Category: Math

Math Scores Drop Again

Engaging children in math learning is a problem that continues relentlessly, year after year. We don’t seem to know how to fix the dropping math scores (and reading but that’s for another article). We can’t even blame it on COVID!  If you’d like to understand this trend more, check out Education Week‘s article:

Young Adolescents’ Scores Trended to Historic Lows on National Tests. And That’s Before COVID Hit

Math scores for 9- and 13-year-old students on the “Nation’s Report Card” declined sharply from 2012 to 2020, and reading scores remained largely flat, according to the National Assessment of Educational Progress Long-Term Trend study released today…

Read more…

Ask a Tech Teacher has several articles in December that discuss this issue:


The Return to Rigorous Mathematics

One of my favorite PD sites, EdWeb, recently offered a free webinar (with CE Certificate) on Returning to Rigorous Mathematics. Here’s a preview:

As students return to a hopefully more typical school year, learning is likely to be anything but typical. Student and teacher experiences over the past 18 months have varied greatly and classrooms are filled with students representing a wider range of learning needs than ever before. The challenge for teachers is to help each student move their mathematics learning forward. While it will take time for most students to return to typical “on-grade-level” expectations, we must support students to move forward rather than picking up instruction where “regular school” left off in March 2020. Responding to this wide range of learners is part of the job in education; the pandemic has made this part of the work more prominent in many classrooms.

Read on (one of two parts)

I have several articles over December that discuss this issue (links won’t work until publication date):

What is ‘Technical Math’–December 10, 2021 (this article)

Returning to Rigorous Mathematics–December 16, 2021

Math Scores Drop Again–December 17, 2021

If you’re struggling with math success in your classroom, here are some more resources offered by Ask a Tech Teacher:


What is ‘Technical Math’?

The difficulties with engaging children in math learning grows each year. I have several articles coming up next week that discuss that issue (links won’t work until publication date):

What is ‘Technical Math’–December 10, 2021 (this article)

Returning to Rigorous Mathematics–December 16, 2021

Math Scores Drop Again–December 17, 2021

An excellent solution is to change the focus, teach kids what will be required. One of our Ask a Tech Teacher partners has a good article on that topic:

What Is Technical Math?

There’s an old joke about how kids are forced to learn algebra and trigonometry in school, but have no use for those subjects in real life. But in reality, that depends heavily on what kind of profession you choose to go into. A lot of professions you might think wouldn’t call for much math actually require it as a core skill set for certain trades, including plumbers, electricians, welders, and construction workers.

Why do trades like this require so much mathematics? These are supposed to be the jobs you don’t need extensive education for, right? Well, as it turns out, they’re not.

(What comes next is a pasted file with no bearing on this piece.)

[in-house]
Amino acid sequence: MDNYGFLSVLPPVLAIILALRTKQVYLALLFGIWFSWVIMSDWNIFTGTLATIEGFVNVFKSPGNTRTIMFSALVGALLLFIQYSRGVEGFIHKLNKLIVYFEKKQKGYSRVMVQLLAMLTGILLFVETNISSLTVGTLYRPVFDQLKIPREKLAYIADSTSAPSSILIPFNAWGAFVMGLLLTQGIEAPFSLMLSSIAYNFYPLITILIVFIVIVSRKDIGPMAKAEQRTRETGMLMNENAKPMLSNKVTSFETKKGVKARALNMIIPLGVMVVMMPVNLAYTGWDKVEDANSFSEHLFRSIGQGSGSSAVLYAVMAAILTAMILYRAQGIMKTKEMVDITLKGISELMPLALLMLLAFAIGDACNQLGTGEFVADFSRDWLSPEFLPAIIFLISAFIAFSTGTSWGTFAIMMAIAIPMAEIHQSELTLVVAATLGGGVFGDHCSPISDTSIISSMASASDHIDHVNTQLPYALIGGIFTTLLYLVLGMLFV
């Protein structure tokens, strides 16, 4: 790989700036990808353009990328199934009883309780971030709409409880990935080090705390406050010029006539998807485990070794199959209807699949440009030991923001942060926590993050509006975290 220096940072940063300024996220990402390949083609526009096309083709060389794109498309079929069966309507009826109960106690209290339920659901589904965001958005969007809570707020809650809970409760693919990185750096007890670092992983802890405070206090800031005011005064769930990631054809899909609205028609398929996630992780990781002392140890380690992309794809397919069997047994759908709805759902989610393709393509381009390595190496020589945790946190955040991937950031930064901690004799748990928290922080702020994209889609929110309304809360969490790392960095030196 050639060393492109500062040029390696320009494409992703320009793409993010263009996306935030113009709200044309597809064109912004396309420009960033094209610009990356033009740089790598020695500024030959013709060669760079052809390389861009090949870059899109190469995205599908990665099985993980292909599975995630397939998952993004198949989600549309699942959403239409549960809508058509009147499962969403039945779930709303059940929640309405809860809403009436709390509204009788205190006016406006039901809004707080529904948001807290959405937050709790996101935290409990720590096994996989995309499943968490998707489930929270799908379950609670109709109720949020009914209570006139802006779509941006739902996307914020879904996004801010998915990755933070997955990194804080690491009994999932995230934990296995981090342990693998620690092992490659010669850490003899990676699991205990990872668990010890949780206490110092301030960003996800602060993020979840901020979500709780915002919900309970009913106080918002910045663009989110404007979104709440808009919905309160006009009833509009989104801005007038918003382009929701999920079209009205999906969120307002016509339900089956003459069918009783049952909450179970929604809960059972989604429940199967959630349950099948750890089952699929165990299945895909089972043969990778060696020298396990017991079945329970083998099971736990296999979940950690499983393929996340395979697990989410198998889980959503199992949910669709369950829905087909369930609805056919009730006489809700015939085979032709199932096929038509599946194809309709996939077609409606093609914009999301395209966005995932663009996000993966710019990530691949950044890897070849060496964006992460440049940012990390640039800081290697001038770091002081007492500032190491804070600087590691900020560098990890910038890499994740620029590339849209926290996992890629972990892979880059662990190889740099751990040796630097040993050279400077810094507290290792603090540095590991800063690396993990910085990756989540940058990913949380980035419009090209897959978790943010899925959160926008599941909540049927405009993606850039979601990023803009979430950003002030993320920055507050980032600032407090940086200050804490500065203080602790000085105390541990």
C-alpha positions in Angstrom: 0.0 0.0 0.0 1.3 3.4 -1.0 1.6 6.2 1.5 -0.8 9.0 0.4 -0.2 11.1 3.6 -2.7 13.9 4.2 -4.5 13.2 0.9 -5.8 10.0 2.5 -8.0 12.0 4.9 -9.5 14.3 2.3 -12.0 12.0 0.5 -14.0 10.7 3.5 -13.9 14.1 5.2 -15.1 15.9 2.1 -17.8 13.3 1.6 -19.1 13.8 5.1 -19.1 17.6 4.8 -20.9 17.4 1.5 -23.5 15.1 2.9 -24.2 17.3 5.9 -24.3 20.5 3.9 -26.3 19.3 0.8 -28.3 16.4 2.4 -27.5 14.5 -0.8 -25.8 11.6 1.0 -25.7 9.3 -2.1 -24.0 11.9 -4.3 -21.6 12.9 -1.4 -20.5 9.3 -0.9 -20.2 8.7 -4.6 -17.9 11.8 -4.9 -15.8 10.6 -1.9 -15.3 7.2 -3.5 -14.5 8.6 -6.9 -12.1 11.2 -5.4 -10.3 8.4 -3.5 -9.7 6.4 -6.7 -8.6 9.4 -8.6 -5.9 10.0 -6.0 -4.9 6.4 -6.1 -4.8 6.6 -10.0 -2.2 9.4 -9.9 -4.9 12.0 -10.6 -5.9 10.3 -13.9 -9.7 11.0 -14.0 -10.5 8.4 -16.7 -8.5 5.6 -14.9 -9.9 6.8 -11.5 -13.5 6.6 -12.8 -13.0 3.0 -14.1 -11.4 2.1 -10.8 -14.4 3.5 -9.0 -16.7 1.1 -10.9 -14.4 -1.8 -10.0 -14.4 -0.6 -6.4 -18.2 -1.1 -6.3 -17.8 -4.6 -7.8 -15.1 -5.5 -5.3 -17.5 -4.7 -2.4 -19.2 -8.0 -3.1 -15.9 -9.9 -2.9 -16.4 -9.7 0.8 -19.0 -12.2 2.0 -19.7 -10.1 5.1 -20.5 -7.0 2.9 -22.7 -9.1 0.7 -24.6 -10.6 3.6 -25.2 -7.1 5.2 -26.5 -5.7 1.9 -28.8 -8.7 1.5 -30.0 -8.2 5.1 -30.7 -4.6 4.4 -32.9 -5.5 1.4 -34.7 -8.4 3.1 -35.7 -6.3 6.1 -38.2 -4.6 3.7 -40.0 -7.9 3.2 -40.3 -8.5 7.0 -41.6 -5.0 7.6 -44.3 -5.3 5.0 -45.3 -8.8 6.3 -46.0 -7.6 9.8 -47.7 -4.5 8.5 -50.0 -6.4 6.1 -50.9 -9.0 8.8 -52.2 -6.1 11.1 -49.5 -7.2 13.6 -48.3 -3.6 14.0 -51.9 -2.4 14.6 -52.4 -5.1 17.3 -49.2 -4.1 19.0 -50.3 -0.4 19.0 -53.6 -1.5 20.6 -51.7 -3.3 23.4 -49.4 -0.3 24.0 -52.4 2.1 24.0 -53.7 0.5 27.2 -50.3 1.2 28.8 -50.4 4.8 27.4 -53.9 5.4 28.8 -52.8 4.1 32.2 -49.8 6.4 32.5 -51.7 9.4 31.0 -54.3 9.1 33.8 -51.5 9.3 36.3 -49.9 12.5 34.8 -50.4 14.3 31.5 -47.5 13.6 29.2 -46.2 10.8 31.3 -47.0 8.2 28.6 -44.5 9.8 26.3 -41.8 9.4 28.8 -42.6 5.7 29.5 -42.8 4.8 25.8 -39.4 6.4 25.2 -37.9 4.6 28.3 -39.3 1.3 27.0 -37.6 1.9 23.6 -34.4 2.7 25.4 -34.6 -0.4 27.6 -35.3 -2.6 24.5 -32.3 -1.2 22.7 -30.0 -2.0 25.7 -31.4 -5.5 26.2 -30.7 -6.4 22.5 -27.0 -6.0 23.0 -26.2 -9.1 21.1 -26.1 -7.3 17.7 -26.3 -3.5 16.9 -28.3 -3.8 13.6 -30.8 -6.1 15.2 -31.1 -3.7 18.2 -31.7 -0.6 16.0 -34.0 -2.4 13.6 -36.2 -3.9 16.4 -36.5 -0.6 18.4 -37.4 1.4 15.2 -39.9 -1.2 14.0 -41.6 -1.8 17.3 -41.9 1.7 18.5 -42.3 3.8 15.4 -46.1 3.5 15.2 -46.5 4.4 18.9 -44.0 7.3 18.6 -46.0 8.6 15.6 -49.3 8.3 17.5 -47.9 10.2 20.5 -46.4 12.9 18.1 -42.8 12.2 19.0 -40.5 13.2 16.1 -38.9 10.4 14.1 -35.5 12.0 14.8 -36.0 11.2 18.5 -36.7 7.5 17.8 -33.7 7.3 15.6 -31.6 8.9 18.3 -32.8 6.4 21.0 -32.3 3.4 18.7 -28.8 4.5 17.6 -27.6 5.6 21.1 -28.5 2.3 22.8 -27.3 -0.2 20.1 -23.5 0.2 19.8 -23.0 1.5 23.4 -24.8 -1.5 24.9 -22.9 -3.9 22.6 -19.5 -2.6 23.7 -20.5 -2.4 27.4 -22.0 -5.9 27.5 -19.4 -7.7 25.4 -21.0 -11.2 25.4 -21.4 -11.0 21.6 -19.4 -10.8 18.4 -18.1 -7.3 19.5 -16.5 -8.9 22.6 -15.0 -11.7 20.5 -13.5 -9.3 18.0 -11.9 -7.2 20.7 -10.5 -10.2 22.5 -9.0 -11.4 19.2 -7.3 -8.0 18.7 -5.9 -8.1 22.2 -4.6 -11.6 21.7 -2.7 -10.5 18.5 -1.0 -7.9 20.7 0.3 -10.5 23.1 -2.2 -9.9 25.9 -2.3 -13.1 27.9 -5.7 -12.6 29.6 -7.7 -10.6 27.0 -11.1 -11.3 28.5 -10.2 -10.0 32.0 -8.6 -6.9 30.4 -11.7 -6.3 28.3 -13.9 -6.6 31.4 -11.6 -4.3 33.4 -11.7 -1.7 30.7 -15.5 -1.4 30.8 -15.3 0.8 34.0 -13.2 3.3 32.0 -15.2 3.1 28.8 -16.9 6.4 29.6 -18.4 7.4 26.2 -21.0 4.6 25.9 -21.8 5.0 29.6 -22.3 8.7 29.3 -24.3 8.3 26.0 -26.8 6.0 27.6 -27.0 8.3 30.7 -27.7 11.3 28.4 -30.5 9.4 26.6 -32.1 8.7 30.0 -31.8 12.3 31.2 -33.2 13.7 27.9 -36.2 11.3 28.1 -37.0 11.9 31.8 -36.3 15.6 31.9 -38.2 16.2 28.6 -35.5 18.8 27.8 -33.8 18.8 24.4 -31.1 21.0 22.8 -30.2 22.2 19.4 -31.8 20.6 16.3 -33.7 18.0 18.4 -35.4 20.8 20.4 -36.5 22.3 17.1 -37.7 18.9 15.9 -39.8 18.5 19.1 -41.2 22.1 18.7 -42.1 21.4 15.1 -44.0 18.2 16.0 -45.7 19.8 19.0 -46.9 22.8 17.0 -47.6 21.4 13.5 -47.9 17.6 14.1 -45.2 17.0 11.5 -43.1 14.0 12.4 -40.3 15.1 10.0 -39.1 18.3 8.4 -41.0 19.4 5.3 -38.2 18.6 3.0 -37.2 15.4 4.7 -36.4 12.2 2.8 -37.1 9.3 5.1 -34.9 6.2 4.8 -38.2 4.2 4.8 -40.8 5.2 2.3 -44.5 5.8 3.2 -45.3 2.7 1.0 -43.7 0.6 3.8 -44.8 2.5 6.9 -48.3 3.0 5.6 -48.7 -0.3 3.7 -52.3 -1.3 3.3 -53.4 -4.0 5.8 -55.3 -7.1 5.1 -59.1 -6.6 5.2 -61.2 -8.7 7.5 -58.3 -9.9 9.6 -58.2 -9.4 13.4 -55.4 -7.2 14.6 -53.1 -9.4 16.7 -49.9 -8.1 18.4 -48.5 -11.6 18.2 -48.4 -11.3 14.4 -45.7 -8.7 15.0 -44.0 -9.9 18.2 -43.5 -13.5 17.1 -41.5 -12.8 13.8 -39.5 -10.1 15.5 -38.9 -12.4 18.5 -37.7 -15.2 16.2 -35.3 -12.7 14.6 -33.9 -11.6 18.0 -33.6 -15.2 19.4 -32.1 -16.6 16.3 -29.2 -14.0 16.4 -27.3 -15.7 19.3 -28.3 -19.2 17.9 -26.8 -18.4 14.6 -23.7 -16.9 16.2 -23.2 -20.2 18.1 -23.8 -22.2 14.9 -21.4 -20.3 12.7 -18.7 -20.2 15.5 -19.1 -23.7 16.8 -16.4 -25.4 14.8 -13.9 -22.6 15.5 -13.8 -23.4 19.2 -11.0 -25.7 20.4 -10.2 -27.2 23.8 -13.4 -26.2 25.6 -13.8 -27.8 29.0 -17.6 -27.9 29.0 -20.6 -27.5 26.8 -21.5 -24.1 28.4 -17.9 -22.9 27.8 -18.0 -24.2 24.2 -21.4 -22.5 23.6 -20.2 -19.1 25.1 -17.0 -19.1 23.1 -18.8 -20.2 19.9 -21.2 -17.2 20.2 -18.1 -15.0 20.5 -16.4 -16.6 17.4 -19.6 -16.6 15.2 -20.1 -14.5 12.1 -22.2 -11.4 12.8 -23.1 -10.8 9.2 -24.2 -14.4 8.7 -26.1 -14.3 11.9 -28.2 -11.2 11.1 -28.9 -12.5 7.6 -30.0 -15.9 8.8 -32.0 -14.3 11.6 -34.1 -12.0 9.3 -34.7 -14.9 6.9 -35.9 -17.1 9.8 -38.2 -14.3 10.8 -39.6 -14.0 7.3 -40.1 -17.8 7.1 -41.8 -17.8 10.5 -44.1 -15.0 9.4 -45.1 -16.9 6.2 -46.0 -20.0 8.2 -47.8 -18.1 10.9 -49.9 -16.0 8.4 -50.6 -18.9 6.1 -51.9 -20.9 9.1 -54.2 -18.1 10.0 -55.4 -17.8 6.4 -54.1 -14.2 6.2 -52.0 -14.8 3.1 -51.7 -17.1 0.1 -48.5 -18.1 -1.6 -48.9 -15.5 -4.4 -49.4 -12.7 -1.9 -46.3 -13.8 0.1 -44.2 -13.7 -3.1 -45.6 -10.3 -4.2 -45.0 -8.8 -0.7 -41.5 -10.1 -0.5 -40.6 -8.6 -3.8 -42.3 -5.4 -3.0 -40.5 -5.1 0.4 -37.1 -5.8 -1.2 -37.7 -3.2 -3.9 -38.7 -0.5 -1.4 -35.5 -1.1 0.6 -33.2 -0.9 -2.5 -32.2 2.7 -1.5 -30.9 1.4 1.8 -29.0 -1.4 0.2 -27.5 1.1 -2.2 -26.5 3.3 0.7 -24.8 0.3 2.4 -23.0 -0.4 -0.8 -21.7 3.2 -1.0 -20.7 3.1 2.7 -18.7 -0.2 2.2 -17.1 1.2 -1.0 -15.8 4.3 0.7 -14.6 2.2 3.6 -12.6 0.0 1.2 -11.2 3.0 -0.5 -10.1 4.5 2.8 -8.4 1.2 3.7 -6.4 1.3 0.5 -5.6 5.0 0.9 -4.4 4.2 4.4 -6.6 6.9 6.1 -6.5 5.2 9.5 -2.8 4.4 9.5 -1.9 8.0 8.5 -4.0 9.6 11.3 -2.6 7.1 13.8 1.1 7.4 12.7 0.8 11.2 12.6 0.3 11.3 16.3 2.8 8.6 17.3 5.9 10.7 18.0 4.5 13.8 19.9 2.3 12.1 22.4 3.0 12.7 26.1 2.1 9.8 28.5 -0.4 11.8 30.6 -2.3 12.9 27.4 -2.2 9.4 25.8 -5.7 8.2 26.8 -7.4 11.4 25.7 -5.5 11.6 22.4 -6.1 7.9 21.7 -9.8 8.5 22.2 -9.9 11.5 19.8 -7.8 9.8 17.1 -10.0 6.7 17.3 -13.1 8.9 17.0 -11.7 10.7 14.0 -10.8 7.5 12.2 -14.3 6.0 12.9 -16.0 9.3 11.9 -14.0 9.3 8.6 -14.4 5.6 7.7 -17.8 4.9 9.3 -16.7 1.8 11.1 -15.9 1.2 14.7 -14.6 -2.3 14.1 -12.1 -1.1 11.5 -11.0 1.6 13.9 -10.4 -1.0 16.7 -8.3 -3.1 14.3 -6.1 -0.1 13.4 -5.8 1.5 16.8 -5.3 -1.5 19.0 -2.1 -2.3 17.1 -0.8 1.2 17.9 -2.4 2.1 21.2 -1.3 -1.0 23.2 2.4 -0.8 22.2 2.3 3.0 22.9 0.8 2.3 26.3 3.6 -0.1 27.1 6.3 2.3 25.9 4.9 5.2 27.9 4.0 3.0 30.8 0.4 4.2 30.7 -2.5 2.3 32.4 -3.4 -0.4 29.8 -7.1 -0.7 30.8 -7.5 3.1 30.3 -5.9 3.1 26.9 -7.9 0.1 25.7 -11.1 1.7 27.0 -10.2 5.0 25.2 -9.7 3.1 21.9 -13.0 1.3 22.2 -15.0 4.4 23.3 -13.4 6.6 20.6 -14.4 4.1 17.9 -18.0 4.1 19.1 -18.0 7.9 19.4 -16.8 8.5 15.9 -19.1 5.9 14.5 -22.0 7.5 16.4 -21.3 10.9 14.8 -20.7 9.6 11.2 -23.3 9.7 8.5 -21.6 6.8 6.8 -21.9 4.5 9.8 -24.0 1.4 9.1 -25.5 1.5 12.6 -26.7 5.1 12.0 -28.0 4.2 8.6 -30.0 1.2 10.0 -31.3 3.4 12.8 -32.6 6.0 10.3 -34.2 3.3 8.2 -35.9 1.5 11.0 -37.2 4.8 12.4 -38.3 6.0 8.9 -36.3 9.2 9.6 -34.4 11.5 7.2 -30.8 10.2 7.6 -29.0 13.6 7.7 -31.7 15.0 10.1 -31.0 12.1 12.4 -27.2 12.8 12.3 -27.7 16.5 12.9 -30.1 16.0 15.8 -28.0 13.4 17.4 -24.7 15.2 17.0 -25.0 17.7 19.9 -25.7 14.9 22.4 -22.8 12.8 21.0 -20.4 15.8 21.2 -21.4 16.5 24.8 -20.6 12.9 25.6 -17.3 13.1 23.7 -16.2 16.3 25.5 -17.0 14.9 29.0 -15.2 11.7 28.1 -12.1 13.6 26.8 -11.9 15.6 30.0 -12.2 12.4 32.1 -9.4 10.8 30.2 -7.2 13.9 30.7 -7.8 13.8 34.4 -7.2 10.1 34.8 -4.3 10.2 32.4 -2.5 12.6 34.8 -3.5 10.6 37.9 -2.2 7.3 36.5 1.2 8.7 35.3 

In fact, many technical trades require more math than some white-collar professions. Let’s look at welding, for example. To excel in their profession, a welder needs to understand and calculate concepts like material usage, which requires using fractions and sometimes algebra. They’ll also need to know how to use charts and graphs for some processes.

The same is true of construction workers, who must deal with equations, conversion of quantities, and taking measurements. In a typical workday, a construction worker may have to use equations to convert between units of measure, or use ratios to figure out the proportion of a roof’s length to its height. Getting some calculations wrong in construction work can have dangerous, if not deadly, consequences. In more advanced construction work (i.e. the jobs that pay well), they’ll even have to know some geometry.

The skills required for these sorts of jobs comes from a particular field, called “trade math” or “technical math.”


15+ Websites to Teach Financial Literacy

Financial Literacy Month is recognized annually in Canada in November,[1] and National Financial Literacy Month was recognized in the United States in April 2004,[2] in an effort to highlight the importance of financial literacy and teach citizens how to establish and maintain healthy financial habits.

When kids read that America’s $28 trillion+ debt is accepted by many experts as ‘business as usual’, I wonder how that news will affect their future personal finance decisions. Do they understand the consequences of unbalanced budgets? The quandary of infinite wants vs. finite dollars? Or do they think money grows on some fiscal tree that always blooms? The good news is: Half of the nation’s schools require a financial literacy course. The bad new is: Only half require a financial literacy course.

If your school doesn’t teach a course about personal economics, there are many online sites that address the topic as mini-lessons. Some are narrative; others games. Here are fifteen I like. See if one suits you (check here for updates on links):

  1. Banzai–financial literacy (free) online program
  2. Bartleby Economics Q&A
  3. BizKids–games to teach business and finance
  4. Budget Challenge–for HS and college
  5. Cash Crunch–games for youngers and olders (HS and college)
  6. Financial Football–as fun as it sounds
  7. Financial Literacy Quizzes–in a variety of financial topics for high schoolers
  8. Gen I Revolution
  9. H&R Block Budget Challenge game
  10. Life on Minimum Wage (a game–through TpT but free)
  11. Living Wage–what’s it cost to survive–by state, cities, counties
  12. Own vs Rent Calculator–plug in the numbers; see the results
  13. Personal Finance for MS